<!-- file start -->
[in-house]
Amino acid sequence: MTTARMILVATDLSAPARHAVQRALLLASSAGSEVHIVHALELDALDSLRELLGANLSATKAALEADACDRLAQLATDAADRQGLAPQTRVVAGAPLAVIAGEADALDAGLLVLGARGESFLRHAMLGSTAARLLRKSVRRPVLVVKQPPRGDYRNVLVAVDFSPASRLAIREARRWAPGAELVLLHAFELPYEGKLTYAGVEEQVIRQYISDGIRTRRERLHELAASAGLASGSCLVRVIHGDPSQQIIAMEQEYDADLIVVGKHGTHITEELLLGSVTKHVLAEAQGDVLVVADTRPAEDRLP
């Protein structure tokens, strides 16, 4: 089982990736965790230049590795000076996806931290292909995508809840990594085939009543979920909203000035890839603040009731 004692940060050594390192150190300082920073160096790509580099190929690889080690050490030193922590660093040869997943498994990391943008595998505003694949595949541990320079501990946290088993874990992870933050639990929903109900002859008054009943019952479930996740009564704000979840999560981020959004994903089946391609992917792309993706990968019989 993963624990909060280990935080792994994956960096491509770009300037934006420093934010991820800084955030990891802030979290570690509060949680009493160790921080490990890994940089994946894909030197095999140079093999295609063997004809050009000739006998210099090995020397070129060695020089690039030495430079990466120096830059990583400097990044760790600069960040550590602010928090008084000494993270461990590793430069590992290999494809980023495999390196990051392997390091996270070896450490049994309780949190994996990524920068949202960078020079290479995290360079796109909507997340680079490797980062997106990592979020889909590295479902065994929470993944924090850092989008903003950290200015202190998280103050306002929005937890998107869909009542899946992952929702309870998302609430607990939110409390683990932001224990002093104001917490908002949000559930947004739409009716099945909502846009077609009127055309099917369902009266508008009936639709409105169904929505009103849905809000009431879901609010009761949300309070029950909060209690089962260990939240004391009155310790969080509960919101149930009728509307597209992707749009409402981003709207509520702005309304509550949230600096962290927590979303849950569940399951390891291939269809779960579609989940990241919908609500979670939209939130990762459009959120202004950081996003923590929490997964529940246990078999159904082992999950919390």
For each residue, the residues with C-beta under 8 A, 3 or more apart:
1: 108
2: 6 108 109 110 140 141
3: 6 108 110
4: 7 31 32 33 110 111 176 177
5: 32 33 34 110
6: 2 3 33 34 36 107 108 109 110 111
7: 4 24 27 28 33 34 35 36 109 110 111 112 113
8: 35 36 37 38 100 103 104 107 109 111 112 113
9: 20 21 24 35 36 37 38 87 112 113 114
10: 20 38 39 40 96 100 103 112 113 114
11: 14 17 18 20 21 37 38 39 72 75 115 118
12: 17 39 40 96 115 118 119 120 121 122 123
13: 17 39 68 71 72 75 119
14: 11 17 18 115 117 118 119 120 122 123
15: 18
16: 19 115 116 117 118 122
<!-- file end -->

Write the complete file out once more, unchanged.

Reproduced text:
[in-house]
Amino acid sequence: MTTARMILVATDLSAPARHAVQRALLLASSAGSEVHIVHALELDALDSLRELLGANLSATKAALEADACDRLAQLATDAADRQGLAPQTRVVAGAPLAVIAGEADALDAGLLVLGARGESFLRHAMLGSTAARLLRKSVRRPVLVVKQPPRGDYRNVLVAVDFSPASRLAIREARRWAPGAELVLLHAFELPYEGKLTYAGVEEQVIRQYISDGIRTRRERLHELAASAGLASGSCLVRVIHGDPSQQIIAMEQEYDADLIVVGKHGTHITEELLLGSVTKHVLAEAQGDVLVVADTRPAEDRLP
């Protein structure tokens, strides 16, 4: 089982990736965790230049590795000076996806931290292909995508809840990594085939009543979920909203000035890839603040009731 004692940060050594390192150190300082920073160096790509580099190929690889080690050490030193922590660093040869997943498994990391943008595998505003694949595949541990320079501990946290088993874990992870933050639990929903109900002859008054009943019952479930996740009564704000979840999560981020959004994903089946391609992917792309993706990968019989 993963624990909060280990935080792994994956960096491509770009300037934006420093934010991820800084955030990891802030979290570690509060949680009493160790921080490990890994940089994946894909030197095999140079093999295609063997004809050009000739006998210099090995020397070129060695020089690039030495430079990466120096830059990583400097990044760790600069960040550590602010928090008084000494993270461990590793430069590992290999494809980023495999390196990051392997390091996270070896450490049994309780949190994996990524920068949202960078020079290479995290360079796109909507997340680079490797980062997106990592979020889909590295479902065994929470993944924090850092989008903003950290200015202190998280103050306002929005937890998107869909009542899946992952929702309870998302609430607990939110409390683990932001224990002093104001917490908002949000559930947004739409009716099945909502846009077609009127055309099917369902009266508008009936639709409105169904929505009103849905809000009431879901609010009761949300309070029950909060209690089962260990939240004391009155310790969080509960919101149930009728509307597209992707749009409402981003709207509520702005309304509550949230600096962290927590979303849950569940399951390891291939269809779960579609989940990241919908609500979670939209939130990762459009959120202004950081996003923590929490997964529940246990078999159904082992999950919390």
For each residue, the residues with C-beta under 8 A, 3 or more apart:
1: 108
2: 6 108 109 110 140 141
3: 6 108 110
4: 7 31 32 33 110 111 176 177
5: 32 33 34 110
6: 2 3 33 34 36 107 108 109 110 111
7: 4 24 27 28 33 34 35 36 109 110 111 112 113
8: 35 36 37 38 100 103 104 107 109 111 112 113
9: 20 21 24 35 36 37 38 87 112 113 114
10: 20 38 39 40 96 100 103 112 113 114
11: 14 17 18 20 21 37 38 39 72 75 115 118
12: 17 39 40 96 115 118 119 120 121 122 123
13: 17 39 68 71 72 75 119
14: 11 17 18 115 117 118 119 120 122 123
15: 18
16: 19 115 116 117 118 122